This substantially updated and revised edition offers a comprehensive overview of the challenges confronting the political system as well as the international politics of the European Union. It draws from a spectrum of regional integration theories to determine what the Union actually is and how it is developing, examining the constitutional politics of the European Union, from the Single European Act to the Treaty of Nice and beyond. The ongoing debate on the future of Europe links together the questions of democracy and legitimacy, competences and rights, and the prospects for European polity-building. The aim is to contribute to a better understanding of the emerging European polity and the questions that further treaty reform generates for the future of the regional system. The authors also assess the evolving European security architecture; the limits and possibilities of a genuine European foreign, security and defence policy; and the role of the EU in the post-Cold War international system. Common themes involve debates about stability and instability, continuity and change, multipolarity and leadership, co-operation and discord, power capabilities and patterns of behaviour. The book traces the defining features of the ‘new order’ in Europe and incorporates an analysis of the post-September 11th context.
became involved in the process.17 There were also structural problems, such as the lack of Land instruments to coordinate the
flood of information and direct it to the appropriate subject ministries
and the difficulty of coordinating Land responses and arriving at some
consensus among the Länder. Thus, while it seemed as though the Länder
had now been able to secure their position in matters involving European
integration, practice proved otherwise.18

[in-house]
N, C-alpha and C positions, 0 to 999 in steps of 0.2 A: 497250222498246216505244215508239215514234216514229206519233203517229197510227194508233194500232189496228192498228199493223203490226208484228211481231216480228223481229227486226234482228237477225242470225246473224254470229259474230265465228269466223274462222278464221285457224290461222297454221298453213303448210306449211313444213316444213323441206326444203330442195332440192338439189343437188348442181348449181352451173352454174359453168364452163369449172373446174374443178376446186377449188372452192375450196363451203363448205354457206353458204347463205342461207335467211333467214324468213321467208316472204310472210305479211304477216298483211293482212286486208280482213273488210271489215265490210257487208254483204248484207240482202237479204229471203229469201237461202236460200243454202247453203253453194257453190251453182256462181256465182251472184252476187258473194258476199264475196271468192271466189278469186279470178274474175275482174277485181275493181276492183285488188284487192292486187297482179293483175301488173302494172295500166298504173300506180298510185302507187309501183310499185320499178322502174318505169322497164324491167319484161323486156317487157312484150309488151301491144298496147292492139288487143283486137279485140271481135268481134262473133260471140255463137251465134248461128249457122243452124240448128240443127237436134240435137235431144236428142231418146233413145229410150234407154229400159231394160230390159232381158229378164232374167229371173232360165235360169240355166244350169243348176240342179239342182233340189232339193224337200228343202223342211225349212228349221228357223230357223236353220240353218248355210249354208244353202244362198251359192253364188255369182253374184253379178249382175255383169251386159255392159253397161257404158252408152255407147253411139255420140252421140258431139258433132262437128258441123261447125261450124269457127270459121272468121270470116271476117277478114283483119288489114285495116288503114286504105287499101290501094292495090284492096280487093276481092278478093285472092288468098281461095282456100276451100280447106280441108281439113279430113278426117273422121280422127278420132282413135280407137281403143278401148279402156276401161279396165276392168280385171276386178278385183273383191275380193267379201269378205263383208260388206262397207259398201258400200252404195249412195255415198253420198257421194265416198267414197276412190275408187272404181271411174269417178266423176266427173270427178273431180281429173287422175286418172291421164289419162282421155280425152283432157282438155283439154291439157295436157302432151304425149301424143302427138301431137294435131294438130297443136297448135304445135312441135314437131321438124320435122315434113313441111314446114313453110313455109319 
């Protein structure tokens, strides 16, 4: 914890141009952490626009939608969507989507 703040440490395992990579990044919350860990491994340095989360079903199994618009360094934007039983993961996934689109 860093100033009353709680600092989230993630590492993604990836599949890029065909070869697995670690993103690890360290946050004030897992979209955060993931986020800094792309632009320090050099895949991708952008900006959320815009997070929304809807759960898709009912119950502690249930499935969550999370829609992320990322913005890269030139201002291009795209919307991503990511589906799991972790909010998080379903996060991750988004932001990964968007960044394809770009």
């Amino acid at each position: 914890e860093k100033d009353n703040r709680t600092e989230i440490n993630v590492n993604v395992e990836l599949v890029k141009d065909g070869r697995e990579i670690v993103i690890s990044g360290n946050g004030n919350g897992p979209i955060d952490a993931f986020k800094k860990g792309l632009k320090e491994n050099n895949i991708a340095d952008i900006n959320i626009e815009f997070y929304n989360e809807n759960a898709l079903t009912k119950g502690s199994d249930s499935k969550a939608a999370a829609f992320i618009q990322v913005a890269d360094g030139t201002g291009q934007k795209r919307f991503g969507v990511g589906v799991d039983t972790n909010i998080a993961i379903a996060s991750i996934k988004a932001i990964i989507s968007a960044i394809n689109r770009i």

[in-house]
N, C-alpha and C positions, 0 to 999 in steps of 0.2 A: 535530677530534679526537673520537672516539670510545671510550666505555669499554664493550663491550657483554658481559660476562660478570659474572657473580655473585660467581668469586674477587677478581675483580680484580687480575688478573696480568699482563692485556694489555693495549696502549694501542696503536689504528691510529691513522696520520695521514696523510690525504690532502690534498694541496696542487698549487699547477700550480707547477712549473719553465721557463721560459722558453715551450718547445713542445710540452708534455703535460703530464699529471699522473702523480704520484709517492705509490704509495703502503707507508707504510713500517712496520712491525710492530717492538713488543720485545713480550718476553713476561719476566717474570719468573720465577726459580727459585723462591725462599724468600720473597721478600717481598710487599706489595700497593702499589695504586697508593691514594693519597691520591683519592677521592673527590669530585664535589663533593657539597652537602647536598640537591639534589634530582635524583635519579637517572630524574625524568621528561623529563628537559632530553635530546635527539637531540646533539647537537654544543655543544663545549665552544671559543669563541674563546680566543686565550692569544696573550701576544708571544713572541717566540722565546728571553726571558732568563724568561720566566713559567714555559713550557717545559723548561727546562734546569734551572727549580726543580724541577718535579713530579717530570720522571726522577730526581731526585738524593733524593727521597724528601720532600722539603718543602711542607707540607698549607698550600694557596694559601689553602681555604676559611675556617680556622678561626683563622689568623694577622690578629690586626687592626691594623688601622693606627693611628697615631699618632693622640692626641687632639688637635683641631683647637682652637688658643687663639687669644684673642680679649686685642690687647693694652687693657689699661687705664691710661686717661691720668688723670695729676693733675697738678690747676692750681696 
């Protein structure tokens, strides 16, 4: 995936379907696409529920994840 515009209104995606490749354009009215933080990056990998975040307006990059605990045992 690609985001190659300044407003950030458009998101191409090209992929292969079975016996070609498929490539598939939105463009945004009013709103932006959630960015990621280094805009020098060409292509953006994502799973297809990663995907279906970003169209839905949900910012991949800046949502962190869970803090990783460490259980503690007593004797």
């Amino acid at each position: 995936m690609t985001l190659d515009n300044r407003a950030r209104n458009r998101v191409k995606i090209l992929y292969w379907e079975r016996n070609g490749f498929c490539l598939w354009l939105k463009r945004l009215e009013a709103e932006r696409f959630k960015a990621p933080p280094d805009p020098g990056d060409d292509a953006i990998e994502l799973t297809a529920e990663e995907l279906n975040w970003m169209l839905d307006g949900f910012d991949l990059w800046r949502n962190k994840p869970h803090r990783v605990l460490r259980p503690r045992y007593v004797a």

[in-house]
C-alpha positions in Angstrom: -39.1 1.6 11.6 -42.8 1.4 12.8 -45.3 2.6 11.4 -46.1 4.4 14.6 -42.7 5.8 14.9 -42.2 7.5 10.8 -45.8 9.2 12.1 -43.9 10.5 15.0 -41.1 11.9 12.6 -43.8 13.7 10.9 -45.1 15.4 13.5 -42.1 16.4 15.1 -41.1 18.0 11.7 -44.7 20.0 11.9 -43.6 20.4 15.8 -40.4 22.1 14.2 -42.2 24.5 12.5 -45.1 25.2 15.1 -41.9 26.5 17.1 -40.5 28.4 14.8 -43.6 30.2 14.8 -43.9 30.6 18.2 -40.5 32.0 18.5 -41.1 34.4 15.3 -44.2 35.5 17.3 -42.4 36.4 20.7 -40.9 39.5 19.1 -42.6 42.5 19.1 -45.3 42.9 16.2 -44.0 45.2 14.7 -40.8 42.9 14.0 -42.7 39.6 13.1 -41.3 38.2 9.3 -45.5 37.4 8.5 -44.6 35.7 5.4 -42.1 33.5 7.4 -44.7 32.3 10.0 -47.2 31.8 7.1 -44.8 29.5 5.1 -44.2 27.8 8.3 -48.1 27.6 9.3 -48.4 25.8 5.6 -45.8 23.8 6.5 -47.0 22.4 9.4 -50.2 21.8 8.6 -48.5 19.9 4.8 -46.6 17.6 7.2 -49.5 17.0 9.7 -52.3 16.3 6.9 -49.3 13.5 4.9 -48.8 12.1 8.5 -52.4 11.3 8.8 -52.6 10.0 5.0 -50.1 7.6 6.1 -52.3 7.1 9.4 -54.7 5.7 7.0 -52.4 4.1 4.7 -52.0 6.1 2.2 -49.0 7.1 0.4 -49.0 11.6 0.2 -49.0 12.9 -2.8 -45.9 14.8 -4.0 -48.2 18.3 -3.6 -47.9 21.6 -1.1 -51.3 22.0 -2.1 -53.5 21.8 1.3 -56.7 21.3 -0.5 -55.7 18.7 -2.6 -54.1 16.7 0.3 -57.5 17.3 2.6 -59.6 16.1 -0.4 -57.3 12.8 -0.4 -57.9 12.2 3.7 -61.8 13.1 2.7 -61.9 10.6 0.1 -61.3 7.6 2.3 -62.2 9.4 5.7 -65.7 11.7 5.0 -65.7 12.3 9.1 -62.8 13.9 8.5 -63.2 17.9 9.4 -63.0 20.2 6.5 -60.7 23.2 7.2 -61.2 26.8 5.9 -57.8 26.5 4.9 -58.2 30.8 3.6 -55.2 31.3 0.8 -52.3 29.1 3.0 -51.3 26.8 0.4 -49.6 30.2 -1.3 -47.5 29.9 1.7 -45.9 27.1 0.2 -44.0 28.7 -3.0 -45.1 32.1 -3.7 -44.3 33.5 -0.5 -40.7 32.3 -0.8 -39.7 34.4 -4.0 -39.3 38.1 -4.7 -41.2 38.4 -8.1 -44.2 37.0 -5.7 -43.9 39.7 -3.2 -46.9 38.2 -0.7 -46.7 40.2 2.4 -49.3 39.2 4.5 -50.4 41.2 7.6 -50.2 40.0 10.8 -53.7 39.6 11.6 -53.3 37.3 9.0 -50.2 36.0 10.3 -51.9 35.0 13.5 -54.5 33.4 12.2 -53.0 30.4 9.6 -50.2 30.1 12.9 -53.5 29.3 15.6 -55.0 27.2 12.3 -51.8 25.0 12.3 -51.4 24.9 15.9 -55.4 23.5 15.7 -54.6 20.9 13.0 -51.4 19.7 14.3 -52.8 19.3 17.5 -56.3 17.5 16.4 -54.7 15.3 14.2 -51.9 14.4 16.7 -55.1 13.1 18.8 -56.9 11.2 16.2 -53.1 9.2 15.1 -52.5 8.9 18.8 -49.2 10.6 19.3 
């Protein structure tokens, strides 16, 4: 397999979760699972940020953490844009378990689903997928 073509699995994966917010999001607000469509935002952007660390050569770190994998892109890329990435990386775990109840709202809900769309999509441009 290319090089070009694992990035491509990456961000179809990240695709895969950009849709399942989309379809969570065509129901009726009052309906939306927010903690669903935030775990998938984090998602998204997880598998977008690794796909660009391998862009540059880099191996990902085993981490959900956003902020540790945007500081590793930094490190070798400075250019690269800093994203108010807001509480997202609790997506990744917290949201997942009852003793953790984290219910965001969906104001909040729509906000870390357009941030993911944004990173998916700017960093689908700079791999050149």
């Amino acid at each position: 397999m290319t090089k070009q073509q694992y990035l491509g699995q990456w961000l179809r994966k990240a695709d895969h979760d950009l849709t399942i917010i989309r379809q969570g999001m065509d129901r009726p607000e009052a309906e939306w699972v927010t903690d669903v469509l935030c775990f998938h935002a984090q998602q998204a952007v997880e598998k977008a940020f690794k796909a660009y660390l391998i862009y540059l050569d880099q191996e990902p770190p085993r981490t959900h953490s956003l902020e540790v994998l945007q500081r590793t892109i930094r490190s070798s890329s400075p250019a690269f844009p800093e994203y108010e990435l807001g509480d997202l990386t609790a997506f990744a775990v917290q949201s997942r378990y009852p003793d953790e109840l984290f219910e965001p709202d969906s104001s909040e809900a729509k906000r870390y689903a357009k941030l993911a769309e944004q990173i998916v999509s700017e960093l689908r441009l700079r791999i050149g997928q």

The Bundesrat and the ratification of the SingleEuropeanAct
Various proposals and efforts in the early 1980s to
Dimitris N. Chryssochoou, Michael J. Tsinisizelis, Stelios Stavridis, and Kostas Ifantis
This chapter examines the latest theoretical trends and the two treaty revisions that occurred during the mid-1980s and early 1990s, introducing the Single European Act and the Treaty on European Union (TEU), which resulted from the treaty revisions, and neofunctionalism, which re-emerged as the leading theory of European integration. The next part studies the state of theorising European integration in the 1990s in relation to the constitutional and political physiognomy of the Maastricht Treaty. The final part of the chapter focuses on the new theoretical approaches, which include the fusion thesis and new institutionalism.
By 1985 the Community was ready to take a further step forward. This was
movement towards the creation of a single market. This involved three main
1 There was to be completely free movement of goods, capital and people
between member states. There was already such a provision in theory.
However, in practice there were still various forms of restriction. For
example members were still preventing some people from moving from one